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Interview: Ralph Baker as Deadly Earnest

Shane Porteous, Ralph Baker, Ian Bannerman, Hedley Cullen 1

Way back in the sixties, way before Elvira, a favourite amongst Australian students was Deadly Earnest, the television schlock horror host on the 0-10 Network. Late on Friday nights, the atrocious old science fiction and horror films became compulsory viewing, solely because of the gothic Master of Ceremonies. Actors portraying Deadly Earnest were: Ralph Baker (ATV-0 Melbourne); Ian Bannerman (TEN-10 Sydney); Hedley Cullen (SAS-10 Adelaide); and Shane Porteous (TVQ-0 Brisbane). Ralph Baker played the role … Continue reading

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Film Review: Quatermass And The Pit (1968)

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SYNOPSIS: “Workers excavating at an underground station in London uncover the skeletal remains of ancient apes with large skulls. Further digging reveals what is at first believed to be an unexploded German bomb from World War II. Missile expert Colonel Breen is brought in to investigate, accompanied by Professor Bernard Quatermass. When the interior of the ‘missile’ is exposed, a dead locust-like creature that resembles the devil is found. It is determined by Quatermass that … Continue reading

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Film Review: Prisoners Of The Lost Universe (1983)

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SYNOPSIS: “Through a series of coincidences, Carrie, Dan and Doctor Hartmann all fall through a teleporter device Hartmann has invented. Transported to a what appears to be a prehistoric world in a parallel universe and unable to find the Doctor, Dan and Carrie must figure out a way to get back home. Before they can do that, however, they must deal with tribes of savage cavemen, as well as brutal warlord named Kleel who has … Continue reading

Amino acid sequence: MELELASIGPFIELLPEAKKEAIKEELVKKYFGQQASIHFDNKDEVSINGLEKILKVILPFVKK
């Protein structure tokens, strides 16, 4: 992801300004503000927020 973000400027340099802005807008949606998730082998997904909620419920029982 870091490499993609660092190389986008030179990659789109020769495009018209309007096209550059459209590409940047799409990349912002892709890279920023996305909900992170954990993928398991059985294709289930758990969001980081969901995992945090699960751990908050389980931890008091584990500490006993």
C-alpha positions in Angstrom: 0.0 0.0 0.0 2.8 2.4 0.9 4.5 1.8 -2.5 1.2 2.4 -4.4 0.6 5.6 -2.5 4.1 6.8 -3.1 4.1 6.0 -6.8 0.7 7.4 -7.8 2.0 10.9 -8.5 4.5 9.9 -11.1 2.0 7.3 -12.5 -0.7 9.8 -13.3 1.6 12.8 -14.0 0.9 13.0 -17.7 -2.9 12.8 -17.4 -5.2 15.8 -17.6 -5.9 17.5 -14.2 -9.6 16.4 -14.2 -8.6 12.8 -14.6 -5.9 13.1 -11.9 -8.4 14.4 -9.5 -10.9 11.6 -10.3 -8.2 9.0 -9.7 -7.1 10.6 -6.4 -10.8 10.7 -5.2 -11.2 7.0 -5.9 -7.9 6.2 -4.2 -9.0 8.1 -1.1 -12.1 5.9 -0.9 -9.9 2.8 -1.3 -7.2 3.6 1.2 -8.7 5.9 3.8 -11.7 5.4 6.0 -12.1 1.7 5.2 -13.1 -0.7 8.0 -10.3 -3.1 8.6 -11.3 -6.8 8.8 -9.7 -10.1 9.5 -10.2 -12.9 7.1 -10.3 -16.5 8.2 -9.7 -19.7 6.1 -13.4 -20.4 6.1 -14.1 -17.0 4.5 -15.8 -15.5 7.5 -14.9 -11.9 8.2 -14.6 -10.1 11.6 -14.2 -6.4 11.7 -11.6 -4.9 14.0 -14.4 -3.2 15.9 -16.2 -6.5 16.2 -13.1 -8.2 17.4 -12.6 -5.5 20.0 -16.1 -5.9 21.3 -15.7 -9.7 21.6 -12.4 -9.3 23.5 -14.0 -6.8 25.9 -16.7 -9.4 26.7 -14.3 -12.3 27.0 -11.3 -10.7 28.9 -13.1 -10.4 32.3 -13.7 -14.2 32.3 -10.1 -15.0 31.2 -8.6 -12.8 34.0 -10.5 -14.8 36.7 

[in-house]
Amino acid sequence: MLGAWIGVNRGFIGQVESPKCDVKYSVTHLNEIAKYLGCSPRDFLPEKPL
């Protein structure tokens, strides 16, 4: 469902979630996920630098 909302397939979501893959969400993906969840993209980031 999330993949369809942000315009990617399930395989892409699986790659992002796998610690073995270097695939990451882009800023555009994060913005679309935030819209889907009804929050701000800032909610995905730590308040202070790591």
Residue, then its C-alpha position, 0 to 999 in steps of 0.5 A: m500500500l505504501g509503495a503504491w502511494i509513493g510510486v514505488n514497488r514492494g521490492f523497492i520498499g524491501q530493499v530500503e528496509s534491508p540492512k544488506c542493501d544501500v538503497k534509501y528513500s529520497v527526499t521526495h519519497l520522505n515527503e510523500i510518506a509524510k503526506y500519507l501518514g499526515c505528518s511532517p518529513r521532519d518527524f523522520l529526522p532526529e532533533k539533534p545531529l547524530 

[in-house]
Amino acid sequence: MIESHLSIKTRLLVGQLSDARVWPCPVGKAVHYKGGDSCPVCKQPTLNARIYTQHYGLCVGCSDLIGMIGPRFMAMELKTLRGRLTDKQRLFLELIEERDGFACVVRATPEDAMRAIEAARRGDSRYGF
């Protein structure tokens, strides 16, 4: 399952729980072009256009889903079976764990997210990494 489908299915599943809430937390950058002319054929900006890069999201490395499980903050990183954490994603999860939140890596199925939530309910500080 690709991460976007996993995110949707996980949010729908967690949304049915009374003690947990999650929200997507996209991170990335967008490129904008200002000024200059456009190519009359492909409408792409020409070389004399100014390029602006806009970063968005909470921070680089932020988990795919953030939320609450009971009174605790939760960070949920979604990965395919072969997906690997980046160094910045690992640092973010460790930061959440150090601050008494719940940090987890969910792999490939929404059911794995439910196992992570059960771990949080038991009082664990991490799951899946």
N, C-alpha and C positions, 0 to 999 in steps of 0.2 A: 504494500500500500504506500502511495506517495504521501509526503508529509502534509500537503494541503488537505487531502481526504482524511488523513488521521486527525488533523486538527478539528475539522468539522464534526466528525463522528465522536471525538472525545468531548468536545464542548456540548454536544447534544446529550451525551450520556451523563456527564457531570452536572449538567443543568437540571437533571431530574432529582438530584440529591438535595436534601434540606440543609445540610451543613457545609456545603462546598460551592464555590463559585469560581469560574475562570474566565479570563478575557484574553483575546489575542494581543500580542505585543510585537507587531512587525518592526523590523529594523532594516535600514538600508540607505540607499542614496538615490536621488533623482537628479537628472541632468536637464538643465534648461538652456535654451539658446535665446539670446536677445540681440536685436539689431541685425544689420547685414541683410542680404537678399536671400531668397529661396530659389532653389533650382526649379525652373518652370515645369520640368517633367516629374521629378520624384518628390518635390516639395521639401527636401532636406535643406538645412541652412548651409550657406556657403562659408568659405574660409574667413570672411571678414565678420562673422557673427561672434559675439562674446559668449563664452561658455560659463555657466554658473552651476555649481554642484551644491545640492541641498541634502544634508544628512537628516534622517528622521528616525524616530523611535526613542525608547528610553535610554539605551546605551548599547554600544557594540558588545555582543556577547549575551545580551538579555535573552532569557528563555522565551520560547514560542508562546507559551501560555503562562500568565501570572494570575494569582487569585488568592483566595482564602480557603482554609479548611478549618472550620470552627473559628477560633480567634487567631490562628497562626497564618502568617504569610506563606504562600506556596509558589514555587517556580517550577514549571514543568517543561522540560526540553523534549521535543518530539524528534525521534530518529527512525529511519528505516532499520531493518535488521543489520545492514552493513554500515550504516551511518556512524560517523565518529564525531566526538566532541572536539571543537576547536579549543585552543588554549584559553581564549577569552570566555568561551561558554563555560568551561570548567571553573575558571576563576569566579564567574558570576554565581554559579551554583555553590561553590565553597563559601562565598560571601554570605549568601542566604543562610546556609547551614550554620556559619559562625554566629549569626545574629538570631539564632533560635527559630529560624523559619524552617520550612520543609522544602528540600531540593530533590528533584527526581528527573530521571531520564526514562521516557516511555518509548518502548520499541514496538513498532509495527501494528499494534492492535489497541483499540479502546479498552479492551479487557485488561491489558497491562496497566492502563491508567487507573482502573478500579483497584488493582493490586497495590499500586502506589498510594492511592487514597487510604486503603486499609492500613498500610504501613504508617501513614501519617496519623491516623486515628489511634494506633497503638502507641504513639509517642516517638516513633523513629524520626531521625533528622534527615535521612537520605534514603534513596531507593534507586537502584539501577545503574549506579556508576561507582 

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About Nigel Honeybone

Wee Willie"Nigel Honeybone's debut was as Hamlet's dead father, portraying him as a tall posh skeleton. This triumph was followed in Richard III, as the remains of a young prince which he interpreted as a tall posh skeleton. He began attracting starring roles. Henry VIII was scaled down to suit Honeybone's very personalised view of this famous king. Honeybone suggested that perhaps he really was quite skeletal, quite tall, and quite posh. MacBeth, Shylock and Othello followed, all played as tall, skeletal and posh, respectively. Considering his reputation for playing tall English skeletons, many believed that the real Honeybone inside to be something very different, like a squat hunchback perhaps. Interestingly enough, Honeybone did once play a squat hunchback, but it was as a tall posh skeleton. But he was propelled into the film world when, in Psycho (1960), he wore women's clothing for the very first time. The seed of an idea was planted and, after working with director Ed Wood for five years, he realised the unlimited possibilities of tall posh skeletons who dressed in women's clothing. He went on to wear women's clothing in thirteen major motion pictures, including the Rocky Horror Picture Show (1975) and Star Wars (1977), heartbreaking as the remains of Aunt Beru. With the onslaught of special effects came the demise of real actors in these sorts of roles. After modeling for CGI skeletons in Total Recall (1990) and Toys (1992), the only possible step forward for a tall posh skeleton was television, imparting his knowledge and expertise of the arts. As well as writing for the world's best genre news website HORROR NEWS, Nigel Honeybone is currently signed to star in a new series for television presenting the finest examples of B-grade horror. THE SCHLOCKY HORROR PICTURE SHOW is seen on Friday nights at 10.30pm on TVS Television Sydney, and where ever good Youtube downloads are available." (Fantales candy wrapper circa 2007)